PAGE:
Taking the time to research a new market to determine how a brand fits into it is always worth the effort. Failing to engage in meaningful transcreation becomes a problem for your packaging efforts just as much as it can be for the larger scope of advertising and marketing. Your brand message dictates everything; from colors and fonts to the actual copy used. And getting it right can mean the difference between someone picking your product up and buying it versus not remembering they saw it in the first place. Having a transcreated brand identity before you begin modifying your packaging for specific markets ensures that it will successfully attract consumers.
Mistake #2: Not Having a Localized Compliance Checklist
Following the local regulatory and legal requirements in a new market is crucial to avoiding fees and fines down the road. Every market is different and every market has different rules. Understanding and following those rules is essential to success. Sometimes foreign companies who are new to a market don’t understand all of the ins and outs of local regulations, either as they apply generally or to specific categories of product (think “GMO labeling in Russia”). Or companies simply forget an important detail like including both French and English descriptions on packaging for the Canadian market in the madness of preparing their product for an international launch.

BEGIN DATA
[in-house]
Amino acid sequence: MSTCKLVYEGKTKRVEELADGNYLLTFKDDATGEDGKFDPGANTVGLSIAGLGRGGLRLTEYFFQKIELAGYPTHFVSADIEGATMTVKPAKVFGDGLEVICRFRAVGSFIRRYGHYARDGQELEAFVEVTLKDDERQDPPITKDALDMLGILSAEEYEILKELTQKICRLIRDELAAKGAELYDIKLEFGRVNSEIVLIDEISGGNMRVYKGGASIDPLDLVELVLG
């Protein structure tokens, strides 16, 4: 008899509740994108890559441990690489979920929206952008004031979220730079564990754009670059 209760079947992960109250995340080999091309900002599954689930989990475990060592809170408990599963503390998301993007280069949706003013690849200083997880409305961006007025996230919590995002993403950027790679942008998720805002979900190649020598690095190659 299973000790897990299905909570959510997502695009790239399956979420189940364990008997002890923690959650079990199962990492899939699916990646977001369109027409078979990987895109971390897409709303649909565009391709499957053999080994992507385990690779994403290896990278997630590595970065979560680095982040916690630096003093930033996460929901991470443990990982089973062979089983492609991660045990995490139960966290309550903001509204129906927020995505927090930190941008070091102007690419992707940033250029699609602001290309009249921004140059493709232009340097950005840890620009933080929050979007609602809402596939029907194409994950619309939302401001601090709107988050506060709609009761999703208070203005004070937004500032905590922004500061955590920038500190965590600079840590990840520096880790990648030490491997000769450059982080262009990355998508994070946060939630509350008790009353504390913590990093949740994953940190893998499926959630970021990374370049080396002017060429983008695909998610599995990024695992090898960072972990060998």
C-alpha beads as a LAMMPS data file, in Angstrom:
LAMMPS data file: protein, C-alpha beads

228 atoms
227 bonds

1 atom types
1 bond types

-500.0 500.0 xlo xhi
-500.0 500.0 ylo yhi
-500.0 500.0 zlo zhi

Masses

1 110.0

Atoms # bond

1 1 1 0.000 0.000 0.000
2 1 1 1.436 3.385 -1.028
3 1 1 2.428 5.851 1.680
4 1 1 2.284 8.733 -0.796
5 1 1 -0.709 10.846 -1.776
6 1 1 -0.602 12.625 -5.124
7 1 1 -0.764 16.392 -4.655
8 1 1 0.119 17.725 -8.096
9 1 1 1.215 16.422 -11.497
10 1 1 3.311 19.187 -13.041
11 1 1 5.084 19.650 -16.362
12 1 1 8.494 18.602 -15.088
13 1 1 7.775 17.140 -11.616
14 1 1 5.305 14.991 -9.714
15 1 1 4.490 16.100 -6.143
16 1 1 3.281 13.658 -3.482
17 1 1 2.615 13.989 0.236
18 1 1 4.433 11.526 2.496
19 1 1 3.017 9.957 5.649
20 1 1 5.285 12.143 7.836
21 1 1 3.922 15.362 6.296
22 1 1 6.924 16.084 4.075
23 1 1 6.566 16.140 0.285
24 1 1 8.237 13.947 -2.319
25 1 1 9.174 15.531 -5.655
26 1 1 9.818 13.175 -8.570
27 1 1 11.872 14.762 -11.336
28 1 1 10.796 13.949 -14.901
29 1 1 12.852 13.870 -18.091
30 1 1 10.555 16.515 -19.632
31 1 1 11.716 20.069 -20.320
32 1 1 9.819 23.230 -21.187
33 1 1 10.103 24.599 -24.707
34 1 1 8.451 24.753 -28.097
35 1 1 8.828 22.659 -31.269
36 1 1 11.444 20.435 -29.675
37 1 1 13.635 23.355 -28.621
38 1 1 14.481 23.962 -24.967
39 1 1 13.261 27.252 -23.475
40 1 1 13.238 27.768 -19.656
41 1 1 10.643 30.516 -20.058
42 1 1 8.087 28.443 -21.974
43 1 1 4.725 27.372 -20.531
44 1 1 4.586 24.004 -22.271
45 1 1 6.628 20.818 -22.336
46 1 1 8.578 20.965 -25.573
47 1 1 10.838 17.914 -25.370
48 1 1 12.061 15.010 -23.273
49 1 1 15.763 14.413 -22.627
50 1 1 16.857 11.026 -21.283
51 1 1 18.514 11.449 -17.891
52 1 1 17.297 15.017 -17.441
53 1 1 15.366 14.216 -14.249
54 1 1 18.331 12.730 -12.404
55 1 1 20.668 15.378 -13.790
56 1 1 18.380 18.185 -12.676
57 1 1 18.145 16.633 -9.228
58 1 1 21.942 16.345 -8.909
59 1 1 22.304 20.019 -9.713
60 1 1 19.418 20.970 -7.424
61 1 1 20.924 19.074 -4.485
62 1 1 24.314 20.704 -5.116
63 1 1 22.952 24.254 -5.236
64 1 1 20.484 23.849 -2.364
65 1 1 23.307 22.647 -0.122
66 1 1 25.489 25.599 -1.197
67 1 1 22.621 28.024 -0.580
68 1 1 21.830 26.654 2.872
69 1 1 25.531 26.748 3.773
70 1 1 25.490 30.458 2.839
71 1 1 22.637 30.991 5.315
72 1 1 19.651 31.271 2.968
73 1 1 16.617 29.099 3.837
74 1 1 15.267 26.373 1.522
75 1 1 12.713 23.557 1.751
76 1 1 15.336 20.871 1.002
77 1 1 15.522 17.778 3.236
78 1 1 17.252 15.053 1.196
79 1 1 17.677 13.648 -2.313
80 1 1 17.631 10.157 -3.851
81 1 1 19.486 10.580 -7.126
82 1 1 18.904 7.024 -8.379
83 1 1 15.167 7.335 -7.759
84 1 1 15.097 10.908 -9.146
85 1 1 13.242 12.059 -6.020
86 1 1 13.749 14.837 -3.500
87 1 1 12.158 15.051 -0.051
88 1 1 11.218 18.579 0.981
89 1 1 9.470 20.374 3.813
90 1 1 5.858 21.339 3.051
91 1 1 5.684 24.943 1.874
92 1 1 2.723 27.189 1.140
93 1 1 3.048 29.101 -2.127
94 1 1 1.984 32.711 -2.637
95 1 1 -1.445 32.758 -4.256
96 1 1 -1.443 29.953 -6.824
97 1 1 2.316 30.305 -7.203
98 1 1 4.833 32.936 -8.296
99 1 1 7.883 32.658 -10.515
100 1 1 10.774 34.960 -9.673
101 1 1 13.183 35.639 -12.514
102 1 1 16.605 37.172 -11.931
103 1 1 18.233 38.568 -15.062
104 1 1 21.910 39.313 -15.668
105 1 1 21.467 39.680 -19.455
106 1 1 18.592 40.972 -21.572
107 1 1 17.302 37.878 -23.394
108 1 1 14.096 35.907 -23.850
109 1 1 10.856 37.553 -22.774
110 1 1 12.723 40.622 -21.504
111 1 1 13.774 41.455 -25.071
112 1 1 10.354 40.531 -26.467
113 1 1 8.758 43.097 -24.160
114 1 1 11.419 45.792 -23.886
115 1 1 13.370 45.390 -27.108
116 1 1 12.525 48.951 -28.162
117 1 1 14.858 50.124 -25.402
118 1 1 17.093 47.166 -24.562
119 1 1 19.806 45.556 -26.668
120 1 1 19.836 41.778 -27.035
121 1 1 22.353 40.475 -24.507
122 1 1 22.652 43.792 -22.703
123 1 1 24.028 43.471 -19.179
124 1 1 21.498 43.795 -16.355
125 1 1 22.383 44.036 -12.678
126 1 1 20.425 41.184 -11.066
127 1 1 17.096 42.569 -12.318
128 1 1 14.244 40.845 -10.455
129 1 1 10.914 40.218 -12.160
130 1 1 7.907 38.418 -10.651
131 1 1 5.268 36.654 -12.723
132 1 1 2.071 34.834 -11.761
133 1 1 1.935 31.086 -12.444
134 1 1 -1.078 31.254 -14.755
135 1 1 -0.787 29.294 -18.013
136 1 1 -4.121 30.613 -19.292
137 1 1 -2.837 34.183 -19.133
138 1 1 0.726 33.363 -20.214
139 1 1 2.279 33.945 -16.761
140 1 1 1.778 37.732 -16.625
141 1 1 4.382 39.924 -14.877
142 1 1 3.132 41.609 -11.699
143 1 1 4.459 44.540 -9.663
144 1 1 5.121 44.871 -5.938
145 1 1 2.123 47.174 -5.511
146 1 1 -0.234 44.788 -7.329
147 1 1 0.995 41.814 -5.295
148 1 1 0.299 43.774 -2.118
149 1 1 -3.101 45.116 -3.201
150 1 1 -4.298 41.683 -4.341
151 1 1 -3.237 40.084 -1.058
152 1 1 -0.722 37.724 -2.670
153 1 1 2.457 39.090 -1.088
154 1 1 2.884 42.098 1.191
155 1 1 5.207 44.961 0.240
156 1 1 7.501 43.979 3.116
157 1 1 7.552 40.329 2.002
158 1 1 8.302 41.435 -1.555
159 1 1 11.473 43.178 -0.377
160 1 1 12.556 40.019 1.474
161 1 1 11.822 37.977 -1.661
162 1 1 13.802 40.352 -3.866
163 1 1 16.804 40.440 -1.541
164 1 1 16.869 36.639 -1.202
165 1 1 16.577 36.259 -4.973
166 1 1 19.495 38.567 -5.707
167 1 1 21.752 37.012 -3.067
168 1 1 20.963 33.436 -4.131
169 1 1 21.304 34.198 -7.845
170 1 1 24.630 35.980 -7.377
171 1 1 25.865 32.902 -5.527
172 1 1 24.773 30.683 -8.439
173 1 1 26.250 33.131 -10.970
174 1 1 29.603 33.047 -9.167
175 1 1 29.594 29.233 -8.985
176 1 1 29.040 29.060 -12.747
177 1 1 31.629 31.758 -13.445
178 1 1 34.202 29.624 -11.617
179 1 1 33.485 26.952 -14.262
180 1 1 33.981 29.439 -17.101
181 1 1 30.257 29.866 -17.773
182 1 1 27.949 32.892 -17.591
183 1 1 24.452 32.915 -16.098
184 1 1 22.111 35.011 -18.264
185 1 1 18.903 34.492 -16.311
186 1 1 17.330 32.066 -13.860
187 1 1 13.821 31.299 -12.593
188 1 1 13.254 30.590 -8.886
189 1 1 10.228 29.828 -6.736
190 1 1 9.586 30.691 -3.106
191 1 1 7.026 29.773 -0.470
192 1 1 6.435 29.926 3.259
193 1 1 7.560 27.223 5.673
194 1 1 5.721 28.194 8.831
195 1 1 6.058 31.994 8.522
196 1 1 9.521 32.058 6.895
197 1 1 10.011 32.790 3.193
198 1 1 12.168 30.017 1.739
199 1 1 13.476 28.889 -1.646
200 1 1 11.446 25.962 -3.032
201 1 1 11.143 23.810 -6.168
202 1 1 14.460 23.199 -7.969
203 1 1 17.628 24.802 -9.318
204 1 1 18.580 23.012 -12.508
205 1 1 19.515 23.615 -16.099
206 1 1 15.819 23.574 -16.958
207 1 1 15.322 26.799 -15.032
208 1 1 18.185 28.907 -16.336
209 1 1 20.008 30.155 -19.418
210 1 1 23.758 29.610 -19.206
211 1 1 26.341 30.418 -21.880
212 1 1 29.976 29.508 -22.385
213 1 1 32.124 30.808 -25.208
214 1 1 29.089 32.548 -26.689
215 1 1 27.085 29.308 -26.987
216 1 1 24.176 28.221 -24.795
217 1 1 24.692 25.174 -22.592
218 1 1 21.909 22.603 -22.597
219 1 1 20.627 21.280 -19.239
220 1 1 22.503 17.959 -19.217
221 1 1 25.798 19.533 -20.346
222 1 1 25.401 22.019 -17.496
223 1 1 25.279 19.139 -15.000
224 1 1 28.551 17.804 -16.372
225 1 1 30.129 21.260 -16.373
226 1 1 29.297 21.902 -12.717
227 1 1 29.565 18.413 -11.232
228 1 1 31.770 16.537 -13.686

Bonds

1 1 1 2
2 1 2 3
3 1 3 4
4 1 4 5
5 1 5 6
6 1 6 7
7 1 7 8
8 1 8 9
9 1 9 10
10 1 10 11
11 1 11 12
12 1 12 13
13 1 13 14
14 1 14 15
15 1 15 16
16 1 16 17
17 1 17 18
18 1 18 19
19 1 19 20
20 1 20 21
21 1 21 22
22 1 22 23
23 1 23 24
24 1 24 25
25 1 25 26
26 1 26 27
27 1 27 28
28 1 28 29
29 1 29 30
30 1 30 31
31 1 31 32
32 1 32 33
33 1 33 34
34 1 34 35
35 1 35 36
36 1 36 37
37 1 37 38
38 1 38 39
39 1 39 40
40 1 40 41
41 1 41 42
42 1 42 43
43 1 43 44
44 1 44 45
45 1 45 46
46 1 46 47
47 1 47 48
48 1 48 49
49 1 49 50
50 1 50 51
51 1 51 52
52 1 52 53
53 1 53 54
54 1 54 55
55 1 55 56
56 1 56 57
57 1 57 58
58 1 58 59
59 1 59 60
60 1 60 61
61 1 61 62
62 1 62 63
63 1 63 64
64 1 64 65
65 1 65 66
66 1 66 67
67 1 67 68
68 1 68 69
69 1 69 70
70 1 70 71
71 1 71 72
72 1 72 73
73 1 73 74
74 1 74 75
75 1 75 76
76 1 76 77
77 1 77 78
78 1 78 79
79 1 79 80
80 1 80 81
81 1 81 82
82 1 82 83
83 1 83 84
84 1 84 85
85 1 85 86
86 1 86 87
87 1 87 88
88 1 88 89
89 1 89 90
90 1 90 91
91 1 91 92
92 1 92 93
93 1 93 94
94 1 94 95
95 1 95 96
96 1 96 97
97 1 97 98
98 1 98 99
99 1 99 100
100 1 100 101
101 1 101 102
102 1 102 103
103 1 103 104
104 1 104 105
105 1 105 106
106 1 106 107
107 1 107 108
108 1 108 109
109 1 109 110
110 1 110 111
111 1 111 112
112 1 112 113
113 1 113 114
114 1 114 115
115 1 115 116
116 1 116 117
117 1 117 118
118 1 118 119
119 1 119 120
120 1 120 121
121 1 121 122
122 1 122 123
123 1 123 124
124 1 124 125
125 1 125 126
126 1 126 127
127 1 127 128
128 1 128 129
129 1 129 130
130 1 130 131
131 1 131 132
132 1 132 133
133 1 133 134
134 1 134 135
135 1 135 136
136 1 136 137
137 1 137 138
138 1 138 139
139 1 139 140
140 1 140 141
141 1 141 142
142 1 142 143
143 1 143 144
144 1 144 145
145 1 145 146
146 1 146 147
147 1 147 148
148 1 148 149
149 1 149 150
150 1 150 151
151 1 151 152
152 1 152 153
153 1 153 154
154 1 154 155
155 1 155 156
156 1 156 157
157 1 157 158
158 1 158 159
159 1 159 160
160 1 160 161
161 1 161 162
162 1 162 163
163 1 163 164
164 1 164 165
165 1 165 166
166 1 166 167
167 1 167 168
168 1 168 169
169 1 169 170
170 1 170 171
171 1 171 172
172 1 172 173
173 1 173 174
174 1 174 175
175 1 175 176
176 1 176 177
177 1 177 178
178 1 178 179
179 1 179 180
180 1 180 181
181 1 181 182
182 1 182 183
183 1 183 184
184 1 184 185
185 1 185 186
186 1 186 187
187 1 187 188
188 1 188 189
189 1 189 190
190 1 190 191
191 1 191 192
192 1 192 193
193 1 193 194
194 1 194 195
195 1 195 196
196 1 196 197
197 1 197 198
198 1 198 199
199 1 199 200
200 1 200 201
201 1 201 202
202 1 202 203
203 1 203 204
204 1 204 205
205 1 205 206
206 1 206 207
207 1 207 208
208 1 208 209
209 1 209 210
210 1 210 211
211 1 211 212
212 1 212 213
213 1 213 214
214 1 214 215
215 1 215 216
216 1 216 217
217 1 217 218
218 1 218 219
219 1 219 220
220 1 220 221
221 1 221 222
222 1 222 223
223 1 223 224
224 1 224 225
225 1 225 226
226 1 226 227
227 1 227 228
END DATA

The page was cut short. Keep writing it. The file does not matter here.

Having a localized checklist to go through when translating each and every product is a great way to avoid costly mistakes. Figure out all of the applicable rules and regulations and then make a checklist so you don’t have to look things up each time you translate a different product. In the long term, it will save you time and help you avoid costly mistakes.